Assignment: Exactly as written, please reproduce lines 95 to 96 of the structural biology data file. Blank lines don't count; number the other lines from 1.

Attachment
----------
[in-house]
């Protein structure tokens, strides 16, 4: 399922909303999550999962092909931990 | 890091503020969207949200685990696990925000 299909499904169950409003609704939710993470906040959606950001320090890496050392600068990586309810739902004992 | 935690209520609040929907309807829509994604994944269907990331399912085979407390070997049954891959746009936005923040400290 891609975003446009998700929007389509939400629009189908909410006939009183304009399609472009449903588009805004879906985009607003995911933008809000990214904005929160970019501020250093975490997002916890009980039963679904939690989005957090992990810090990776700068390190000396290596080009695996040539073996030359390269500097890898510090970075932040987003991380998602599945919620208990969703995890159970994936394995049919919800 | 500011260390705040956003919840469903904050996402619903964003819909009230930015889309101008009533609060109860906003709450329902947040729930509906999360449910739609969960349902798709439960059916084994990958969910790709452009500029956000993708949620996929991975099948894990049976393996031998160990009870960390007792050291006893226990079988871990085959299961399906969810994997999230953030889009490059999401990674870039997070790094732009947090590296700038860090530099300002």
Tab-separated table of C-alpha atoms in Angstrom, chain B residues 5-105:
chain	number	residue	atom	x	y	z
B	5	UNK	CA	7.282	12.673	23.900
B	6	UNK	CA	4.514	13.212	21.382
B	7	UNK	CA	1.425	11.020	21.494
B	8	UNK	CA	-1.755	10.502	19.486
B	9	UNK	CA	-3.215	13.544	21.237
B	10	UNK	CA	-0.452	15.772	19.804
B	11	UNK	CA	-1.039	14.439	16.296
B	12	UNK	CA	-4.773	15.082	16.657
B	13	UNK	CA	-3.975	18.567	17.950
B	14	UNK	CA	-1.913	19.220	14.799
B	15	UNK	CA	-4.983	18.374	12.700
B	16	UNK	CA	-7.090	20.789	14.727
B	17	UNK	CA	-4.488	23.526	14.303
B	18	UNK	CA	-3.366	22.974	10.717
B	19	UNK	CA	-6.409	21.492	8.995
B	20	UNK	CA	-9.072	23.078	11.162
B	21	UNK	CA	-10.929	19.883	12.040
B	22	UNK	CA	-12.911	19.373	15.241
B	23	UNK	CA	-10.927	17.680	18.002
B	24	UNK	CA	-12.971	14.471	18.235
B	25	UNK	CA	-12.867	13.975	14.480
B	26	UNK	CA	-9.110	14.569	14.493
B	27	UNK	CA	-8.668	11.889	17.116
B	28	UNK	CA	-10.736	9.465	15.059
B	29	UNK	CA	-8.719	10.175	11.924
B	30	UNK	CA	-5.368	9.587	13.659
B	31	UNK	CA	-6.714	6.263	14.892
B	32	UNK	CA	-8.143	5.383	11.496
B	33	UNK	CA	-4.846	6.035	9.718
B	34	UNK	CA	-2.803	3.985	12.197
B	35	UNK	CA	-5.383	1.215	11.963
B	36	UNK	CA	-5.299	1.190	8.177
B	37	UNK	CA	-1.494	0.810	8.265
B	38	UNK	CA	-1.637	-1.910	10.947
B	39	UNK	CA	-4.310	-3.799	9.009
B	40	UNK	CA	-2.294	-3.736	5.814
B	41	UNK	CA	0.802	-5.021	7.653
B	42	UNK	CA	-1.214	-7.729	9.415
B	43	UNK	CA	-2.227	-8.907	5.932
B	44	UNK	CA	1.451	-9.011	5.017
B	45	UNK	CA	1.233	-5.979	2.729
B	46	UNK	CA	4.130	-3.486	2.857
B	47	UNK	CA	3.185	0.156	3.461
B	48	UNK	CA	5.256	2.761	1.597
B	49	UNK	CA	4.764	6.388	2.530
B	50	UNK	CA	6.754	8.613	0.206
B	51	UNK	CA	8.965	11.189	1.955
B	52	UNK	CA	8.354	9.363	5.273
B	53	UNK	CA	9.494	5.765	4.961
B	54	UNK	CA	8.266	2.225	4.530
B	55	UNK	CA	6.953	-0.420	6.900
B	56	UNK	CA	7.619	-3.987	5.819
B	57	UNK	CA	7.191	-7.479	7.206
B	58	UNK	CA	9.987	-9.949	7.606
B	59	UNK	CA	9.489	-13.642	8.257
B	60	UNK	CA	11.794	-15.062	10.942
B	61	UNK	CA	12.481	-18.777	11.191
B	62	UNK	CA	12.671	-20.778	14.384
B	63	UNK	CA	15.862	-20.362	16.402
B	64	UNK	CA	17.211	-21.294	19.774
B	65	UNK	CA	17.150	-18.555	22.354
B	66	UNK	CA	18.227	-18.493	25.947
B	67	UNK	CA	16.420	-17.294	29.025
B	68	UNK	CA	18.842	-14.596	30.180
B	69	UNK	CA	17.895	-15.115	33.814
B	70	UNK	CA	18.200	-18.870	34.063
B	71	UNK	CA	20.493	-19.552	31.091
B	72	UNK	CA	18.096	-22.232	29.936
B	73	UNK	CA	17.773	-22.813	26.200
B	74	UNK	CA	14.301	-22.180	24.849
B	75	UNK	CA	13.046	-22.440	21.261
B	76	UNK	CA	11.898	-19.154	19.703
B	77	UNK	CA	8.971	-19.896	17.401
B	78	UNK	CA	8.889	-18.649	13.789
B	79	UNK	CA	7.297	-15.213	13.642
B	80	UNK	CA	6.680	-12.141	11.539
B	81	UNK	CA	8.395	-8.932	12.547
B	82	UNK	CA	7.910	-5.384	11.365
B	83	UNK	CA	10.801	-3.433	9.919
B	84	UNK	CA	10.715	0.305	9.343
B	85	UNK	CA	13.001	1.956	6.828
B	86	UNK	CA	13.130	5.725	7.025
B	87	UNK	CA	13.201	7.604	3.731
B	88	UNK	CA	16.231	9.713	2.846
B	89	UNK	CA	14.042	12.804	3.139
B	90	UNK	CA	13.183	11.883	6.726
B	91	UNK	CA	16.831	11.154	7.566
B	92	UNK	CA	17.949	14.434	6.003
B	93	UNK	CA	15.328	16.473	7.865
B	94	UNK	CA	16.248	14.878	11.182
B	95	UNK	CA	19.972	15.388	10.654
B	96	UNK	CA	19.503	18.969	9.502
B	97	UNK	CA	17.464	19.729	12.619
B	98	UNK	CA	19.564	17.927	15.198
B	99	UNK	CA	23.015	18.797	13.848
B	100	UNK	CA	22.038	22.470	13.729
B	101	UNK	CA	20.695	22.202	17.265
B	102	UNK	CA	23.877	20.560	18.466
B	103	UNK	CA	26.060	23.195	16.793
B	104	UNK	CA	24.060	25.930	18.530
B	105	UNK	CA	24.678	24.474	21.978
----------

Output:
B	95	UNK	CA	19.972	15.388	10.654
B	96	UNK	CA	19.503	18.969	9.502